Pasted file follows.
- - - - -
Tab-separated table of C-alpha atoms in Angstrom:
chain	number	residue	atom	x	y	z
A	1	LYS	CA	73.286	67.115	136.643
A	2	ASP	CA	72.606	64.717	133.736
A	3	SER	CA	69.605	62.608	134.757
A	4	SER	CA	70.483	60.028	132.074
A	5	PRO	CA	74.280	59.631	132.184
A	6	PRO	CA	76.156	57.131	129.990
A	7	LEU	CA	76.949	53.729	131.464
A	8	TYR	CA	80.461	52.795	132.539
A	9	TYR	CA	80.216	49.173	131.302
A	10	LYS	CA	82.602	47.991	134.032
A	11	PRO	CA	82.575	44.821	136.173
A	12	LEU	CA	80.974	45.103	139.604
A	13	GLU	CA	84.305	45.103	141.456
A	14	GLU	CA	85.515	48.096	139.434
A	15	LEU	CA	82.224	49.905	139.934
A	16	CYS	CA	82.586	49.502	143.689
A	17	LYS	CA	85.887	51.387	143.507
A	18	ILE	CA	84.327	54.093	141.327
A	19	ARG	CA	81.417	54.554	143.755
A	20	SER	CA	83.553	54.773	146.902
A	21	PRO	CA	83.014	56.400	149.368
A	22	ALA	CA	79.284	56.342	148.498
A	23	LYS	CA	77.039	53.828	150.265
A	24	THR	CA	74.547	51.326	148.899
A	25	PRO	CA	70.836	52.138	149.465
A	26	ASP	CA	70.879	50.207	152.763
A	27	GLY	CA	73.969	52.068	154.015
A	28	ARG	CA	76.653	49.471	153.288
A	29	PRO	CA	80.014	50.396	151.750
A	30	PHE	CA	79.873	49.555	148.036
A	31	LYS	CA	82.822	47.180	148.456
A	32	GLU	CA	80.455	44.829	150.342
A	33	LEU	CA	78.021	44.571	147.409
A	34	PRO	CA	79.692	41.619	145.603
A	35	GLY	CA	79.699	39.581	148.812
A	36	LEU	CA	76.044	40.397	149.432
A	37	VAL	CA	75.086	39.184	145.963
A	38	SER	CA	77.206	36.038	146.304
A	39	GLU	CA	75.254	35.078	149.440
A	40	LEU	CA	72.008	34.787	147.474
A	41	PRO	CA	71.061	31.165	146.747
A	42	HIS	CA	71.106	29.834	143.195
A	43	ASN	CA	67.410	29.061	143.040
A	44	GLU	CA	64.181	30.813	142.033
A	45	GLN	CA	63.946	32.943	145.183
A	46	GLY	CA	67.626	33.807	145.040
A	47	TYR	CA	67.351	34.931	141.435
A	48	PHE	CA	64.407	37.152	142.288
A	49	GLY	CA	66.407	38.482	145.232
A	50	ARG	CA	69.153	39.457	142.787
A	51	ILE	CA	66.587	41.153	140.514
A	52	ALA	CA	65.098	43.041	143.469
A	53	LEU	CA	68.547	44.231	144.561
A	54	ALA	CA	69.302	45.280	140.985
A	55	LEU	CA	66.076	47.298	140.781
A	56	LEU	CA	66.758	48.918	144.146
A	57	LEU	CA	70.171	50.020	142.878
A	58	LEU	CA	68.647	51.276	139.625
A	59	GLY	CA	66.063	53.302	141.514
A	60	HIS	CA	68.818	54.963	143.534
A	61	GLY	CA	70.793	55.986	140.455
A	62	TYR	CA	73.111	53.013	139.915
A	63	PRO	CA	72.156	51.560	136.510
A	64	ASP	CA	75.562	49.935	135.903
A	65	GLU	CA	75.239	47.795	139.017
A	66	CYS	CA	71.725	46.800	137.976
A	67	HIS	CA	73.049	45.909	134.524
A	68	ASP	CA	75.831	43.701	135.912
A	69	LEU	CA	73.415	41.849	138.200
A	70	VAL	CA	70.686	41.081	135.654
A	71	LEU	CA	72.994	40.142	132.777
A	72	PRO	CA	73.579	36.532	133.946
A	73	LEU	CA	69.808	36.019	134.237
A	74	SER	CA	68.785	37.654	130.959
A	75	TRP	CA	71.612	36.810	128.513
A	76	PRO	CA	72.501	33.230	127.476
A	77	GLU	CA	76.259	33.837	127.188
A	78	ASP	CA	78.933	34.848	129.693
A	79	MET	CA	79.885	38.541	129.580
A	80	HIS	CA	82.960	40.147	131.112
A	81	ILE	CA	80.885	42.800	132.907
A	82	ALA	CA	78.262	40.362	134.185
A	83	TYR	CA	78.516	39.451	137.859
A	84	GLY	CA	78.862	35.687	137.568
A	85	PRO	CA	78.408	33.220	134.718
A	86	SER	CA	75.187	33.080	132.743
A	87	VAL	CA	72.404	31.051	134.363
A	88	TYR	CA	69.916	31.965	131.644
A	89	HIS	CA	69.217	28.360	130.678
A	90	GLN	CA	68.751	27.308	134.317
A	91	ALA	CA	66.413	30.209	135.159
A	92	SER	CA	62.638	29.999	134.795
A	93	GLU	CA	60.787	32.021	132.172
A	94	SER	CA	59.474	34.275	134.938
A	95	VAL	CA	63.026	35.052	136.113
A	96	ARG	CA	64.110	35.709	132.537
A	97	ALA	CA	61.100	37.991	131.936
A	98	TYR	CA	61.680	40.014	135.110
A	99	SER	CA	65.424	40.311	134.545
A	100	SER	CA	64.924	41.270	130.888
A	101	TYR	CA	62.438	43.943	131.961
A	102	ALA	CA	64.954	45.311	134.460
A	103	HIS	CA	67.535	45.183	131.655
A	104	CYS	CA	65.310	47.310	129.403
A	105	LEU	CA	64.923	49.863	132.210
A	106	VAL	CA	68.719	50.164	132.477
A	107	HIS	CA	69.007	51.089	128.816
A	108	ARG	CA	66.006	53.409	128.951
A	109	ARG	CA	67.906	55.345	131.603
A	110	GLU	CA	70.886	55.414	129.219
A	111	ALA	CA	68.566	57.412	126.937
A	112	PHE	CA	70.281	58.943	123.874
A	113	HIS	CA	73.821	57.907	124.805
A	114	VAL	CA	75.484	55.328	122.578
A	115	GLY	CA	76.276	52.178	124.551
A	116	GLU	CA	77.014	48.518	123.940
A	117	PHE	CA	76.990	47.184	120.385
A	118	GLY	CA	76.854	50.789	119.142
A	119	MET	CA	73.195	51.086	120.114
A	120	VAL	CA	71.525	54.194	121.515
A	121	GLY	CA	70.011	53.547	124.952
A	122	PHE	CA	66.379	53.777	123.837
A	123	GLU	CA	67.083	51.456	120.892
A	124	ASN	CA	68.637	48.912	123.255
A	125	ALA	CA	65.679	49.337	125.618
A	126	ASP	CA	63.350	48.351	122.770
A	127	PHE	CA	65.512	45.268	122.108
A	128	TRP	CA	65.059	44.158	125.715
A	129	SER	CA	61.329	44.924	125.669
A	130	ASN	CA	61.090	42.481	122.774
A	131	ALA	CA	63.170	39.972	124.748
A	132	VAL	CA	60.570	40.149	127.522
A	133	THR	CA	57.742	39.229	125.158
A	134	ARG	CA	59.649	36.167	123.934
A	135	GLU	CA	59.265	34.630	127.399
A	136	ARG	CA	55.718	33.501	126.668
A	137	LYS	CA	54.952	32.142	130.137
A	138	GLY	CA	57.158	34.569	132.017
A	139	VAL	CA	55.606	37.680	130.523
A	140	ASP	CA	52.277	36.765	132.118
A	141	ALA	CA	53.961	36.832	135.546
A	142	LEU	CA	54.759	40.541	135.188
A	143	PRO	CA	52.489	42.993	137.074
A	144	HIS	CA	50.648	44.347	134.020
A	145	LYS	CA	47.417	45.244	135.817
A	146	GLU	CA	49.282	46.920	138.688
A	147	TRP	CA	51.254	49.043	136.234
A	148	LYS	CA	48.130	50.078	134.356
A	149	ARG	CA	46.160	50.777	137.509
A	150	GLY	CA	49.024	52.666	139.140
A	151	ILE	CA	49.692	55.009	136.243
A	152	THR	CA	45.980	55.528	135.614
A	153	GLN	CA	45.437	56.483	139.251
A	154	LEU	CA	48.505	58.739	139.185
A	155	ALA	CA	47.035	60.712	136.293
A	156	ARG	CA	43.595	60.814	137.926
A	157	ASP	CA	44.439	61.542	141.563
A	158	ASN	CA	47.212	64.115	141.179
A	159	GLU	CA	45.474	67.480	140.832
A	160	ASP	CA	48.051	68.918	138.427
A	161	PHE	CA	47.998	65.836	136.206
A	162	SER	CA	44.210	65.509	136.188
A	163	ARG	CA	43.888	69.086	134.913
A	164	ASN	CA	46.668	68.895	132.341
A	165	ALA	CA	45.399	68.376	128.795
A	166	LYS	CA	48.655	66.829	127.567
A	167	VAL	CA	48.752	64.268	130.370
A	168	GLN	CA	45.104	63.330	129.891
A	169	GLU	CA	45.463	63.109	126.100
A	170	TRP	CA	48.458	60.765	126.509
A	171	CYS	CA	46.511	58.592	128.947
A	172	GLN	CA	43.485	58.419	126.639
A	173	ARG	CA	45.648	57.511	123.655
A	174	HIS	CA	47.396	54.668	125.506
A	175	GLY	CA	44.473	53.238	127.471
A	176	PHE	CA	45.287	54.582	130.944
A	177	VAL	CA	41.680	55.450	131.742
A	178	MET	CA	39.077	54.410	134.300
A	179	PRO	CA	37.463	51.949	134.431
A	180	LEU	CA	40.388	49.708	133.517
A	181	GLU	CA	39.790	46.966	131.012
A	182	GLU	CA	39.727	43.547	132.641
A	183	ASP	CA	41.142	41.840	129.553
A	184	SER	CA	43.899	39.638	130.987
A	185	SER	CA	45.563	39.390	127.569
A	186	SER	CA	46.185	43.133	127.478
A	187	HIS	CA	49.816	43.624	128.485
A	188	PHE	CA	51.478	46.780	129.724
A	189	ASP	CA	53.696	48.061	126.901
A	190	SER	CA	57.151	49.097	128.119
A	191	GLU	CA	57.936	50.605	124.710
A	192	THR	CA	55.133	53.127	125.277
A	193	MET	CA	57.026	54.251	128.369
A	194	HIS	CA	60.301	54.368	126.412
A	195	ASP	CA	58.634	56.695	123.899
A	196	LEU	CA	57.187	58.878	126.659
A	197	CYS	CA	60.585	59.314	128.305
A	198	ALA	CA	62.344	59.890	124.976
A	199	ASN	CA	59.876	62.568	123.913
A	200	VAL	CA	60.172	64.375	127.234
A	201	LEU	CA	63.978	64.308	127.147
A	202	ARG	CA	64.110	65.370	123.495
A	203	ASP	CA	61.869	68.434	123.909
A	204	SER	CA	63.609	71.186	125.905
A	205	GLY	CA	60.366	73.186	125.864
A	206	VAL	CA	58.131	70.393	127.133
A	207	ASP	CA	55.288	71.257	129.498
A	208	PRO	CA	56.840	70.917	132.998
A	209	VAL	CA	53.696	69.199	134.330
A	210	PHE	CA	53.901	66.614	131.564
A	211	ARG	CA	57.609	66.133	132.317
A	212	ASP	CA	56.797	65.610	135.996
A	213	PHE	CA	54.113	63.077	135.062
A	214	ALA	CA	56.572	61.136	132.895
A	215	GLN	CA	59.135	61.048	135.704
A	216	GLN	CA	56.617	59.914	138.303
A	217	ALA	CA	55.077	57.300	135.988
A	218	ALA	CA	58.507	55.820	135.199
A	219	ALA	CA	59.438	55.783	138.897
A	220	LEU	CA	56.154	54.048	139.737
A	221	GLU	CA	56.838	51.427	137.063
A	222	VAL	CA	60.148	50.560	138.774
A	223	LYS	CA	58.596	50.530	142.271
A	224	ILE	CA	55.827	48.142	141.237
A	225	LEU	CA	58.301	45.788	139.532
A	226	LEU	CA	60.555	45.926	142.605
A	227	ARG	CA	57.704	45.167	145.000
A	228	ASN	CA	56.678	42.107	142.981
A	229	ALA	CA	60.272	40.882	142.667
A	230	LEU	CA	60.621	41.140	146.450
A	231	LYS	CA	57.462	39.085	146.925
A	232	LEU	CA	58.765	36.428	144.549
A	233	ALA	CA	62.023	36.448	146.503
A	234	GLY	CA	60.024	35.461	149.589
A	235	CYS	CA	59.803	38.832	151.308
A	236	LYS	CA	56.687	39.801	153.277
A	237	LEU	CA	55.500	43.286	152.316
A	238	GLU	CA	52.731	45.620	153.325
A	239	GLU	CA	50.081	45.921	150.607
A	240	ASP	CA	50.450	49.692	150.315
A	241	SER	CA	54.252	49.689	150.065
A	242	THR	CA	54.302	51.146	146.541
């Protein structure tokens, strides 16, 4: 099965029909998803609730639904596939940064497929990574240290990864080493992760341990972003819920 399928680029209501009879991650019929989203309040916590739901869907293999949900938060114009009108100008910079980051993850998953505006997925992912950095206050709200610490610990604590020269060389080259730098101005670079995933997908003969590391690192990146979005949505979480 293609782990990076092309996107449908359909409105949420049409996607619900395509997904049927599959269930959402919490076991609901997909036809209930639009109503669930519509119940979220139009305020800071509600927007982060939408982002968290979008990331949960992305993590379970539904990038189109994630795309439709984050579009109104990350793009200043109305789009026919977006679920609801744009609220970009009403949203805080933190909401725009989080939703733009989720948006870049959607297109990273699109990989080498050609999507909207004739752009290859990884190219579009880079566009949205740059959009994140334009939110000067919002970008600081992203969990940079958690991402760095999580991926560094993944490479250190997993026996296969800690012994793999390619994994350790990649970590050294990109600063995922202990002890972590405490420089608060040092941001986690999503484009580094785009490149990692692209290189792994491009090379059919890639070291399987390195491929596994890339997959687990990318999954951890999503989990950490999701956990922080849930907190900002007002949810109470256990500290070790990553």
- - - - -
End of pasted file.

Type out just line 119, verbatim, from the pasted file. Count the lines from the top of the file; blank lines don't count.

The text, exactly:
A	117	PHE	CA	76.990	47.184	120.385